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Posted in philadelphia tutor, Learning Disabilities, Tutoring

Brain Myths: Debunking Common Misconceptions Affecting Education

Despite the fact that the brain and learning are closely intertwined, neuroscience and classroom teaching are not often discussed together. And while parents and teachers don’t have to be neuroscientists to educate students, knowing how the human brain really functions can help us better understand how students learn and what they are capable of.

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Posted in Learning Styles, Learning Disabilities

For Learning Support Students Who Will Be Applying to College: Three Things Every Parent Needs to Know

If your high school student has a learning support IEP or Chapter 504 plan for ADD or another health concern, continuing the accommodations that were granted to him during his elementary and secondary school years into his college years will greatly increase his chances of completing a college degree. However, many parents don’t know how to secure these accommodations in advance and, regrettably, many high schools do not inform students and their parents about it

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Posted in Learning Disabilities

Securing Learning Disabilities Support Accommodations in College

What Parents and Learning Support Students Need to Know (and What Your High School Might Not Tell You!)

Entering college is a challenging transition for all students, but it can be particularly demanding for students who have benefited from a learning support Individualized Education Program (IEP) in high school. The IEP likely includes accommodations that have helped the student acquire and retain the curriculum, as well as enhance his or her ability to demonstrate that knowledge. Students with specific learning disabilities can greatly increase their chances of success in college if they continue their accommodations at the college level. However, most parents are unaware that it is necessary to obtain an independent evaluation in order to do so.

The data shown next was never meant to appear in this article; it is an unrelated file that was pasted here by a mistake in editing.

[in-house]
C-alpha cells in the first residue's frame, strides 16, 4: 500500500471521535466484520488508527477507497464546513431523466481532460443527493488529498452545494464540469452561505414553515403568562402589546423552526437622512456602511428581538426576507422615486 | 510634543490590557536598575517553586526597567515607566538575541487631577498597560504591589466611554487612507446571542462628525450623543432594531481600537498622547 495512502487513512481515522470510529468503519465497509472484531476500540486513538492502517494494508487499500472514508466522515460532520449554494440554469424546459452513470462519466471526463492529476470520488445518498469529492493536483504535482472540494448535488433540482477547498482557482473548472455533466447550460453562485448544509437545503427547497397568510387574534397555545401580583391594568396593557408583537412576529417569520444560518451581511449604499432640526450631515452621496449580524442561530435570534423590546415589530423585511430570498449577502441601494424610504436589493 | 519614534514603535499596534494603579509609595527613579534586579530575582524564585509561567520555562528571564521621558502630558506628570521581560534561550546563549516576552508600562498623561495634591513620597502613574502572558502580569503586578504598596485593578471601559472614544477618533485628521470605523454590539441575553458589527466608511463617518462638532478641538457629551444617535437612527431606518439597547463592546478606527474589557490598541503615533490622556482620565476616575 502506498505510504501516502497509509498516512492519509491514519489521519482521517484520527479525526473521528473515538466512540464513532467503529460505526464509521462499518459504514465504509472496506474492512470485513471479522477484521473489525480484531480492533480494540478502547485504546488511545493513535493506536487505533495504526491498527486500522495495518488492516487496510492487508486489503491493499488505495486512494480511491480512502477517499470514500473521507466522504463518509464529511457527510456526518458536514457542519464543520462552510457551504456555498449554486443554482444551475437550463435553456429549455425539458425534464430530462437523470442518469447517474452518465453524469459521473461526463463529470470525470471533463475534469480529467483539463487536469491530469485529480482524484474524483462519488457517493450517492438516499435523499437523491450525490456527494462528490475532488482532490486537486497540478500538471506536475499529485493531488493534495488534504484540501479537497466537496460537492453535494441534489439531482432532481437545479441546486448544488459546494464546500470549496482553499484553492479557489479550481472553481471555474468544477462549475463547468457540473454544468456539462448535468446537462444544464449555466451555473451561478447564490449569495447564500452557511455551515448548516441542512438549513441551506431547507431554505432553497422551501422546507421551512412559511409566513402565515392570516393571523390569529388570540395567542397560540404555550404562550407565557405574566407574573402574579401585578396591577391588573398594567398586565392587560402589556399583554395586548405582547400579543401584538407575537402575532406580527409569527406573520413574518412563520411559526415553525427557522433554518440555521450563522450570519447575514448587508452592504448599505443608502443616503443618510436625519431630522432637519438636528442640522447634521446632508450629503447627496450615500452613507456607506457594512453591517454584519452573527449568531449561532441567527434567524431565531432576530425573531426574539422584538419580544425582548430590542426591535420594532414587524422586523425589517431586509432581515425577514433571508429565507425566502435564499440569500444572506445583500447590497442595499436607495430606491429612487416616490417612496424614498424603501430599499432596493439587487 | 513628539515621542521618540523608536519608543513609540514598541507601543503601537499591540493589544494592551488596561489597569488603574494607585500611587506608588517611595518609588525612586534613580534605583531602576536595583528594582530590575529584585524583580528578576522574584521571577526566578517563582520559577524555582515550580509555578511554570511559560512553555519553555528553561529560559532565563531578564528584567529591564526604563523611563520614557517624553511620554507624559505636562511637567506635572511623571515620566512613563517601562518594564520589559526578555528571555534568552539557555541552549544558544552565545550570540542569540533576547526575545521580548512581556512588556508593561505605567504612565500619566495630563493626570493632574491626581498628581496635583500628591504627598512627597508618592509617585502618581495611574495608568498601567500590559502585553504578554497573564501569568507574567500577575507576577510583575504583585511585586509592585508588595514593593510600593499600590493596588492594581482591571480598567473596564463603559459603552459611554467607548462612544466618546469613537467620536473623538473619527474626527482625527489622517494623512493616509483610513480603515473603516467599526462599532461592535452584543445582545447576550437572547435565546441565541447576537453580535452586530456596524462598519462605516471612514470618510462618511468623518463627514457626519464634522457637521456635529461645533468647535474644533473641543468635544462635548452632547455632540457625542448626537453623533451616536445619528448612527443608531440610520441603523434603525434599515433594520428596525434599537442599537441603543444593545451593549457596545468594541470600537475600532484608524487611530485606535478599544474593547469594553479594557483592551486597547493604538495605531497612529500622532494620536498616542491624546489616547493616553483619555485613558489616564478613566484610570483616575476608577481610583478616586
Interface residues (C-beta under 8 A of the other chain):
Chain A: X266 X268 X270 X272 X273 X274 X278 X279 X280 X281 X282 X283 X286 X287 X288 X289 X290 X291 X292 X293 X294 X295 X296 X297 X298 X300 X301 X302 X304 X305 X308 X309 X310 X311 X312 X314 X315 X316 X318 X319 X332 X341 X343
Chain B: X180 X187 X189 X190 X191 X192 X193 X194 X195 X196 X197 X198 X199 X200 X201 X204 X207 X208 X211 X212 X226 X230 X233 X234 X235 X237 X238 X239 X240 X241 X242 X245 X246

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Posted in Learning Disabilities

How to Improve Reading and Writing Skills: Tips for Dyslexic Students by Dyslexic Students

Dyslexia is a learning disability that one in five Americans face every day, a disorder that can impede a student’s ability to proficiently read, write, and spell. There is no medication for dyslexia, but fortunately, there are plenty of dependable resources that can help people with dyslexia become good readers and writers.

In “Tips from Dyslexic Students for Dyslexic Students,” an article from the Yale Center for Dyslexia and Creativity by Nancy Hall, dyslexic students who have worked to improve their own reading and writing skills share tips on managing time, using the right technology, and staying positive.

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Posted in Study Techniques, Learning Disabilities

Needing Extra Time to Take Tests: A Firsthand Look at Dyslexia

Allison at her graduation from Columbia University, where she earned her master's degree. Photo and caption courtesy of the Yale Center of Dyslexia and Creativity.